The Comicshop
2089 West 4th Ave, Vancouver
While I haven't purchased anything here (haven't purchsed many comics at all in years - the odd graphic novel, but not a lot of individual comics, although I do like to look in the stores from time to time), I have been in this store a few times and have always been impressed with their stock. It's a regular haunt of my comic-lovin' buddy Steve, who does buy frequently there, and that's a very good recommendation in my books. It's in the trendy section of 4th Ave, so lots of eateries and stores of all types in the neighbourhood. Granville Island's close by as well.

There are, of course, plenty of other used book stores and comic dealers across the region, and I'd encourage you to explore them wherever you find them.

As for seeing the sites of your favourite shows and movies around town, there are just too many to list! For years now, shows like X-Files, the Outer Limits, Battlestar Galactica, Caprica and many others, as well as countless movies, have been shot around the Lower Mainland. Stand at the south end of the Granville St Bridge looking north across False Creek, and the city skyline is that of Caprica City from the opening sequence of BSG. The Burrard St Bridge was the site of a battle in the pilot of Highlander. Simon Fraser University's main campus in Burnaby has hosted episodes of BSG (not to mention the beginning of the execrable remake of The Day the Earth Stood Still). And on, and on, and on, and on. Like I said, too many locations used in too many shows and movies. However, if you want to check out some of the locations where Battlestar and Caprica have been shot, I'd encourage you to jump over to a local fan site called The 13th Colony.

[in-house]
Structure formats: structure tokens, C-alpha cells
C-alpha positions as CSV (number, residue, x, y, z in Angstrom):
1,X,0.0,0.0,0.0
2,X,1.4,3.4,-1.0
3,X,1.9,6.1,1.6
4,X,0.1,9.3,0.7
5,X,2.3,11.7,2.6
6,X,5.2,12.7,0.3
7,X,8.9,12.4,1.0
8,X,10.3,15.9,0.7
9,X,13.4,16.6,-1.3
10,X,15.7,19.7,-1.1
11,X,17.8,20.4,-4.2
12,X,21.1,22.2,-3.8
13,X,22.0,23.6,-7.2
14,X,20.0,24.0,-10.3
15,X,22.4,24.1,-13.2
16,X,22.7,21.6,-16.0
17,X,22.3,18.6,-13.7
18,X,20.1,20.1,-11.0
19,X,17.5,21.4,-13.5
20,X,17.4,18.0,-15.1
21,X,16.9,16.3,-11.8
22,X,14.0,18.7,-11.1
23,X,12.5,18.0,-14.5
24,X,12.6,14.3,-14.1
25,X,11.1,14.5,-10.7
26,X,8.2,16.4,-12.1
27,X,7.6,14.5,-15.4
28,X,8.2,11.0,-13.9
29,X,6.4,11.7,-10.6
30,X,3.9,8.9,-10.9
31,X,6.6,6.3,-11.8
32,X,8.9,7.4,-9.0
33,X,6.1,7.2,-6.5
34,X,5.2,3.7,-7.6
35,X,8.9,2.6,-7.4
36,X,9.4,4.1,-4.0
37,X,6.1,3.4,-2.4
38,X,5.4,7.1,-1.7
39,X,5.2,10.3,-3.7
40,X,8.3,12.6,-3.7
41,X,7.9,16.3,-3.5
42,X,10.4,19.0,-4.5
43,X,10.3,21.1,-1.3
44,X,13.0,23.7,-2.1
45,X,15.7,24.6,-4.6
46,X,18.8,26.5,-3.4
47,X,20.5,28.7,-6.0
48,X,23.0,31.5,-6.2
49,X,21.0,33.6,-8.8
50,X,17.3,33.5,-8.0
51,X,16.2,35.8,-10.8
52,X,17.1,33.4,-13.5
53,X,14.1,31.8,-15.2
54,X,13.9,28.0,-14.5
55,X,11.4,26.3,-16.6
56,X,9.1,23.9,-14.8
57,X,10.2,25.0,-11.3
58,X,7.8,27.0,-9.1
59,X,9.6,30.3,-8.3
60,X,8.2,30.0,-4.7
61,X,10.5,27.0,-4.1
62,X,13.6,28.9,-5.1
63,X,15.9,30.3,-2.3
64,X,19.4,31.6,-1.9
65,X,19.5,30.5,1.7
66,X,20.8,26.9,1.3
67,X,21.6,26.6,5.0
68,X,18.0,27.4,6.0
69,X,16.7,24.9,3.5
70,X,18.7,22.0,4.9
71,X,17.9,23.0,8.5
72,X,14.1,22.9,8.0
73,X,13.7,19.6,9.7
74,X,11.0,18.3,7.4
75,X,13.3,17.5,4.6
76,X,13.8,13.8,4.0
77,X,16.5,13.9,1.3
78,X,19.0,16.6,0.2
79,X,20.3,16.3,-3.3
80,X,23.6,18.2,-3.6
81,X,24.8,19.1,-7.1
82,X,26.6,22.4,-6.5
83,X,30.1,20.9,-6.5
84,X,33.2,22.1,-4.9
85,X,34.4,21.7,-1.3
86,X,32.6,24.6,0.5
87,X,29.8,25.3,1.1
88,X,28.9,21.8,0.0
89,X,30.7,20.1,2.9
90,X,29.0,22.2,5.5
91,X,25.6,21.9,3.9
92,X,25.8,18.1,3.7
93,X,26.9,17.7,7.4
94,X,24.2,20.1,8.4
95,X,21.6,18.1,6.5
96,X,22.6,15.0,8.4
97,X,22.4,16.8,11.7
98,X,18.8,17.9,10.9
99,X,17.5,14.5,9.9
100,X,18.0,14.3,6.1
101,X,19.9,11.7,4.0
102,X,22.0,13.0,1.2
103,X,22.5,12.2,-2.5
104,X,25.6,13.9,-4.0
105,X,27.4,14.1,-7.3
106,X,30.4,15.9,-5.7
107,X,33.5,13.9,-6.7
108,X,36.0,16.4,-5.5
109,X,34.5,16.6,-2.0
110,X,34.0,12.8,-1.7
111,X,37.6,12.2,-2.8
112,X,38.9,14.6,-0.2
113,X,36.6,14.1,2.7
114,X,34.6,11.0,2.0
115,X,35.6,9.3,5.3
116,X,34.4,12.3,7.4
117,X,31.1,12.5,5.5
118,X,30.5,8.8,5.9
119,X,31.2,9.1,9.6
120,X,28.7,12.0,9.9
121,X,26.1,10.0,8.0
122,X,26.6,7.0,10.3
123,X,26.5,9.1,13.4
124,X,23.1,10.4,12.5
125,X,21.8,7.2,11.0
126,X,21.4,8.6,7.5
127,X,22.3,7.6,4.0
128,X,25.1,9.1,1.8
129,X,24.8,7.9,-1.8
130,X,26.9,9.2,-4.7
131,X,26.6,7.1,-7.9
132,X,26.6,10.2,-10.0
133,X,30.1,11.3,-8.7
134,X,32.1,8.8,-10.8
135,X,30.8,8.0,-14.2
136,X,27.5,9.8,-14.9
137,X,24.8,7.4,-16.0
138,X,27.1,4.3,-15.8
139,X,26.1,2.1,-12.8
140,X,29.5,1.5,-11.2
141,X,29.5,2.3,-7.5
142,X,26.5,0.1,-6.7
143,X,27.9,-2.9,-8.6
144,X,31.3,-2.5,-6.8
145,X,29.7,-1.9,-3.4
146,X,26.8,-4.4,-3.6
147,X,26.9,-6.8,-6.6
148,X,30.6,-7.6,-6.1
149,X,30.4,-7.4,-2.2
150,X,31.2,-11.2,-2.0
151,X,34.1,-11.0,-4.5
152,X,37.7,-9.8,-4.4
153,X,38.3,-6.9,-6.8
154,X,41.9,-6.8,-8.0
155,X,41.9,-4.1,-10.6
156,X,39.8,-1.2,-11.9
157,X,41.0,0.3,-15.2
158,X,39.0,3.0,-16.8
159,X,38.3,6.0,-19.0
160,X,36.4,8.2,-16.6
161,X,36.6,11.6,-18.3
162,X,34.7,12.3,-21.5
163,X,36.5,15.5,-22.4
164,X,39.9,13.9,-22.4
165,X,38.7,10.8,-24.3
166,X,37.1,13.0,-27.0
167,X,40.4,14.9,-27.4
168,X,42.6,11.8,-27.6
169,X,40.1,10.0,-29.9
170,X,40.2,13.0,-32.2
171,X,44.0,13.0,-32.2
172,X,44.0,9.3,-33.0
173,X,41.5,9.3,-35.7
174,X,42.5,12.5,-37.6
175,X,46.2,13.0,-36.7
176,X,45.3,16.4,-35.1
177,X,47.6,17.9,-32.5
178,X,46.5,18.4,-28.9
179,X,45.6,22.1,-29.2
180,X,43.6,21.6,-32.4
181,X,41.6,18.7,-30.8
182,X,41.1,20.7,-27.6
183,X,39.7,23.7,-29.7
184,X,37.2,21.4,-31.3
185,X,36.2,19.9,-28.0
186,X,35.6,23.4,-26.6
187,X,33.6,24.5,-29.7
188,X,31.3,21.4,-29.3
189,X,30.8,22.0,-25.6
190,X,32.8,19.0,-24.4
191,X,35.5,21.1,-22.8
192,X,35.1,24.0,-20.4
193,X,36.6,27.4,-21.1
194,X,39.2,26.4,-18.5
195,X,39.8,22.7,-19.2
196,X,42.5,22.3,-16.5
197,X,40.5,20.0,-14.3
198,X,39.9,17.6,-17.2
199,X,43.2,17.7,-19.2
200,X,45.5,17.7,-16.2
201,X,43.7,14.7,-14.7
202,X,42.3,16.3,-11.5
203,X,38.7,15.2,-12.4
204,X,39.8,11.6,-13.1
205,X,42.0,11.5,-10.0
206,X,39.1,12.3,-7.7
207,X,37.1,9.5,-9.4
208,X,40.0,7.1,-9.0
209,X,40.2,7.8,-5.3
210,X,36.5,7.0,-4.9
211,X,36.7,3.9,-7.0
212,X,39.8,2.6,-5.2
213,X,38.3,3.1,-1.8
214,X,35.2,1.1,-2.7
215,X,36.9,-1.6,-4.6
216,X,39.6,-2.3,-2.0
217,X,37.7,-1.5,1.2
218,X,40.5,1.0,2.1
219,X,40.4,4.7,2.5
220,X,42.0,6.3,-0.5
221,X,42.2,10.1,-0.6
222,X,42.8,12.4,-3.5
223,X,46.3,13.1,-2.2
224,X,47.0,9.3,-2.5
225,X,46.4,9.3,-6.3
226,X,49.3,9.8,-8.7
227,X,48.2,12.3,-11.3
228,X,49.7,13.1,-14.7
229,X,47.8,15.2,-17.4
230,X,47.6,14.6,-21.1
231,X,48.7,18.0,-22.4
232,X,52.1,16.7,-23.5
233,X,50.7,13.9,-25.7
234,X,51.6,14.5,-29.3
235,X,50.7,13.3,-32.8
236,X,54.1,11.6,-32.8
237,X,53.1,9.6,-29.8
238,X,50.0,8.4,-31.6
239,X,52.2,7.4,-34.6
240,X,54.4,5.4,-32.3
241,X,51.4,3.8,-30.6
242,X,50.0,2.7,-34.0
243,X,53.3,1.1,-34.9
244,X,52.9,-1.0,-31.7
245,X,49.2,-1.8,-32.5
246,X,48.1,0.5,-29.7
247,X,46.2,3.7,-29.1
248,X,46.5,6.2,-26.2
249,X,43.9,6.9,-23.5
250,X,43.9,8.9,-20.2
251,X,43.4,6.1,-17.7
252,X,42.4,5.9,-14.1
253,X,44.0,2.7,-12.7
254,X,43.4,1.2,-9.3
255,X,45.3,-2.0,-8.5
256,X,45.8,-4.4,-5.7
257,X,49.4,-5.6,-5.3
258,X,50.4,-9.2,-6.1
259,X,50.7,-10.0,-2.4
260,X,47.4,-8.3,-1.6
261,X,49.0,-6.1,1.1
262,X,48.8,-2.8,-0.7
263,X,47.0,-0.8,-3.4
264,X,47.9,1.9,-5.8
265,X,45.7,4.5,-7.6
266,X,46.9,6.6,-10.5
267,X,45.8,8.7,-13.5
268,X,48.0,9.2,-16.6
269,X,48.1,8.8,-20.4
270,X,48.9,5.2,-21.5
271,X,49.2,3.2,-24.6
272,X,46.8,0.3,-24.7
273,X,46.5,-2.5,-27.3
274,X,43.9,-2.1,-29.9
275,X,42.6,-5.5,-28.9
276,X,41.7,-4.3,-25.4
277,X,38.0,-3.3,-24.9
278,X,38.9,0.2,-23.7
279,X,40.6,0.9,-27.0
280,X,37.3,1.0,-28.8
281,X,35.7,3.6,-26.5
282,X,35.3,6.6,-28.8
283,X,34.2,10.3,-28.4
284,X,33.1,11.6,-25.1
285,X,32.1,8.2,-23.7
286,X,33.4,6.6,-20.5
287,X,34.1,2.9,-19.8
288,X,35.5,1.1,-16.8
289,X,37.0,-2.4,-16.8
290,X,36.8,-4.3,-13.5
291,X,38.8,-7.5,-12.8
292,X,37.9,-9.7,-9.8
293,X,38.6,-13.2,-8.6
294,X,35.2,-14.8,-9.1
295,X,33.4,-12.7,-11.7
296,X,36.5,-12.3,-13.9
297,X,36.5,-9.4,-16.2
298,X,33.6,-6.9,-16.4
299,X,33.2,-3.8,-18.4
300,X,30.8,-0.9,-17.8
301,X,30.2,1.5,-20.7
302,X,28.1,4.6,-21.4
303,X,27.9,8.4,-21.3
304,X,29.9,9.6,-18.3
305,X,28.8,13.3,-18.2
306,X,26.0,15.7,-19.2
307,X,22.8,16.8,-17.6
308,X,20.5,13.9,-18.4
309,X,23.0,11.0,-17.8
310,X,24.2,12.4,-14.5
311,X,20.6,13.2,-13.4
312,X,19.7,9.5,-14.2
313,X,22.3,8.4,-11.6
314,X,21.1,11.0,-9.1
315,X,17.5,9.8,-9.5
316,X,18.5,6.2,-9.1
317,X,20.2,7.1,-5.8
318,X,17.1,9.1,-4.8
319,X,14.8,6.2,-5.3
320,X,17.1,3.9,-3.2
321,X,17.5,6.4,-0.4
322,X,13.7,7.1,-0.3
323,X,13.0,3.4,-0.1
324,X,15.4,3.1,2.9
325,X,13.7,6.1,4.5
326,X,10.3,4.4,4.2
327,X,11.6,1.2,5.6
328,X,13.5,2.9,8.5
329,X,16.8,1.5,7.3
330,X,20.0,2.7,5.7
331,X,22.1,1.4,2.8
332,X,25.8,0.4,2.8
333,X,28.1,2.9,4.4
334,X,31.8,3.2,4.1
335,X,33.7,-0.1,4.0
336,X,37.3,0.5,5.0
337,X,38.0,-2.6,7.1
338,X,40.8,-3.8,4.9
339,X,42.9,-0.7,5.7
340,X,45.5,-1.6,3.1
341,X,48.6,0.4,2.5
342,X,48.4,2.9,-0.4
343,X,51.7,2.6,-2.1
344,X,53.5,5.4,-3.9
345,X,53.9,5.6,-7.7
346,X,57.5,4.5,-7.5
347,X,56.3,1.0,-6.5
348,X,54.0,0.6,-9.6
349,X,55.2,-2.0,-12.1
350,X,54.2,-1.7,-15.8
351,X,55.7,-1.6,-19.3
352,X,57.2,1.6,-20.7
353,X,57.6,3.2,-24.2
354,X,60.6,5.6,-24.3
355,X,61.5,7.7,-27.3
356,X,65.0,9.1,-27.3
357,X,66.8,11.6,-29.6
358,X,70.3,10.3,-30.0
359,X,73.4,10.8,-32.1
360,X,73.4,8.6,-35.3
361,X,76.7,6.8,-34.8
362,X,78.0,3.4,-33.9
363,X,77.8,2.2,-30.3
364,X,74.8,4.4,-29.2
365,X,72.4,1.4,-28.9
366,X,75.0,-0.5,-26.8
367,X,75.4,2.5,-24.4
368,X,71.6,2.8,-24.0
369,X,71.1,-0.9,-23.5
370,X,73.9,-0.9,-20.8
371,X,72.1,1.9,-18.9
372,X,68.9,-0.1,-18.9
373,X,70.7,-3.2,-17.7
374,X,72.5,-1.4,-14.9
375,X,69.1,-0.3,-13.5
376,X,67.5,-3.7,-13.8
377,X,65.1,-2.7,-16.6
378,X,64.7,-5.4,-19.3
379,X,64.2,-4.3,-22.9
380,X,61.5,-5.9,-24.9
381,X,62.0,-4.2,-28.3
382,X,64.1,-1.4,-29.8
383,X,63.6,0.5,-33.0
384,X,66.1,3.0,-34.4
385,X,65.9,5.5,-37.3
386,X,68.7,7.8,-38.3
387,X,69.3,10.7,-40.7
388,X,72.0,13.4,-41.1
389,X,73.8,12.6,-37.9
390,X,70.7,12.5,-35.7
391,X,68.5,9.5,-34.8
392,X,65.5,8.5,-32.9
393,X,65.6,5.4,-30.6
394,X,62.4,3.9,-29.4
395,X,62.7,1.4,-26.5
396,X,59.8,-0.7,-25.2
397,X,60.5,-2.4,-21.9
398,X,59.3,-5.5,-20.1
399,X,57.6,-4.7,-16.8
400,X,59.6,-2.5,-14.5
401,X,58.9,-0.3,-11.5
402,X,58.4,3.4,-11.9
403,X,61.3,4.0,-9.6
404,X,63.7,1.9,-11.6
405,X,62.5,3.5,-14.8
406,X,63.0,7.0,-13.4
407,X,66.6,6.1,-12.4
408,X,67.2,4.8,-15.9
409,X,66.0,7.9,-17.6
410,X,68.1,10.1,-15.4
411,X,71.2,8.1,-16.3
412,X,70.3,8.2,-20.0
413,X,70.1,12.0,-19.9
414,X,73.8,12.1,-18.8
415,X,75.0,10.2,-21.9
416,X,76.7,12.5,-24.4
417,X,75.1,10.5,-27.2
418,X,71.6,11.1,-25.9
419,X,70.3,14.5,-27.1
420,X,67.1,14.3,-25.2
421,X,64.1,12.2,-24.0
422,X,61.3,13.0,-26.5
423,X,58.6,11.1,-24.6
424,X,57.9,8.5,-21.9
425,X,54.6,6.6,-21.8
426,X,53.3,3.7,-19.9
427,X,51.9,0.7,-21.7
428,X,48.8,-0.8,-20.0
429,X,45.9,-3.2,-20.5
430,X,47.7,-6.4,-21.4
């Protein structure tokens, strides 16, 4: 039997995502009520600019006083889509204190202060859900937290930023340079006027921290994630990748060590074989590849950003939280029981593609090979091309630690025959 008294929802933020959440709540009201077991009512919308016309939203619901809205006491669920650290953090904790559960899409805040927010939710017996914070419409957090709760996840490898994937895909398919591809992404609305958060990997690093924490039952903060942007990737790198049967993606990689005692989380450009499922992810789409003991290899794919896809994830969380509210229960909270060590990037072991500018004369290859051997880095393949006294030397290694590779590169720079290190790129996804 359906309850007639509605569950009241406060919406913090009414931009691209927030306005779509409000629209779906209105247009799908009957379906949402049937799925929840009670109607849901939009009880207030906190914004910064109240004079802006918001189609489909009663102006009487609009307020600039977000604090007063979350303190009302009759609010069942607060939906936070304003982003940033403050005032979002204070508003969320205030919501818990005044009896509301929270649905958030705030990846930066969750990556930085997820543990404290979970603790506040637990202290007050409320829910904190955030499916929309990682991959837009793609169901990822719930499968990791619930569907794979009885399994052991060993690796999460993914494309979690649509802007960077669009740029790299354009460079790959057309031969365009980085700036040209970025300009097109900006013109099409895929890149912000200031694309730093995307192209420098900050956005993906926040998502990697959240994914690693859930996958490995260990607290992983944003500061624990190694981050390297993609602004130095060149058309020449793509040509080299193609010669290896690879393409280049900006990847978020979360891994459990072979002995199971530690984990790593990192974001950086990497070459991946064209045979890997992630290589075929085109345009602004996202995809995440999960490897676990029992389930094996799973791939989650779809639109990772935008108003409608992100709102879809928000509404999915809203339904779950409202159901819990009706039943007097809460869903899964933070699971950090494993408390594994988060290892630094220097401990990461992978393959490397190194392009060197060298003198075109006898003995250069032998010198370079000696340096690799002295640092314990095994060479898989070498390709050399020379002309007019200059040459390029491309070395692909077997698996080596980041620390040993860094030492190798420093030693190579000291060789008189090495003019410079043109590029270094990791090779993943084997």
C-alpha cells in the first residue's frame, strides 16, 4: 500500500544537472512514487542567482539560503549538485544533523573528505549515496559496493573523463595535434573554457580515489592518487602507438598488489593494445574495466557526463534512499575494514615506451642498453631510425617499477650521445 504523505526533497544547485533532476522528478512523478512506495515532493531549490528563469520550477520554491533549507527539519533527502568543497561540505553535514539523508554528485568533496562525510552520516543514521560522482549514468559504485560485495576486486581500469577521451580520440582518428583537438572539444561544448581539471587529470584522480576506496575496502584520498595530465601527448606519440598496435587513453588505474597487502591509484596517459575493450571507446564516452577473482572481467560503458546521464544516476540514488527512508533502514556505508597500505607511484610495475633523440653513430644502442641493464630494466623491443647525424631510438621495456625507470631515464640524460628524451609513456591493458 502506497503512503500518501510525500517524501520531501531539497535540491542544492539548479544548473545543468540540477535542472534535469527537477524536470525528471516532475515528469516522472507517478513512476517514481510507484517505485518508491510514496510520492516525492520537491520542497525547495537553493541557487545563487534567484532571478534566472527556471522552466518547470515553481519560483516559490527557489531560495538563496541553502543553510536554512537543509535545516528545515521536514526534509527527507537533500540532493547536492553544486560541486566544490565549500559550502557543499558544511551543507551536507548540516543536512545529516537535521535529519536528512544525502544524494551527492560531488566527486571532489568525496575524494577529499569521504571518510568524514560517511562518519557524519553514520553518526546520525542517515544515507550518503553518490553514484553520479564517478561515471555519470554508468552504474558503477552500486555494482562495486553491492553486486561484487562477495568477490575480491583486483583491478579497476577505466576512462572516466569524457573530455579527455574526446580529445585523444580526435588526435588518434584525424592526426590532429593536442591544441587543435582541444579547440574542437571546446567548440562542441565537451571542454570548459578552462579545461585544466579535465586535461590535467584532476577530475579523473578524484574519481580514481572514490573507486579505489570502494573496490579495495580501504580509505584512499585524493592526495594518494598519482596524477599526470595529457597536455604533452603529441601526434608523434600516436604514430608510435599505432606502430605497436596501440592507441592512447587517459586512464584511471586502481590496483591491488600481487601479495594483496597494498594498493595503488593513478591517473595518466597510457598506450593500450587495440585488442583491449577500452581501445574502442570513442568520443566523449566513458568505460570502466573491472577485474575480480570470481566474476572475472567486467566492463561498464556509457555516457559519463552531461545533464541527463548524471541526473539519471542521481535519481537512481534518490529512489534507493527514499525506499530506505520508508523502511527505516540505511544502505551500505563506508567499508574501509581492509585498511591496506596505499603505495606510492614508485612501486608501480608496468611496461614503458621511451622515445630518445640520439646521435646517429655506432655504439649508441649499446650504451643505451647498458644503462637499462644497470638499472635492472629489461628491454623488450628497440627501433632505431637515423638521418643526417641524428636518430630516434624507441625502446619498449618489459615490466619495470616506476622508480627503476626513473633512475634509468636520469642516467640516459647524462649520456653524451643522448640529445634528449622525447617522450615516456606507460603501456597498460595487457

In terms of great places to eat, waaaaaaay too many restaurants to mention. If you're looking for restaurant recommendations, reply to this thread and let me know what cuisine you're in the mood for, and I'll make a suggestion or two.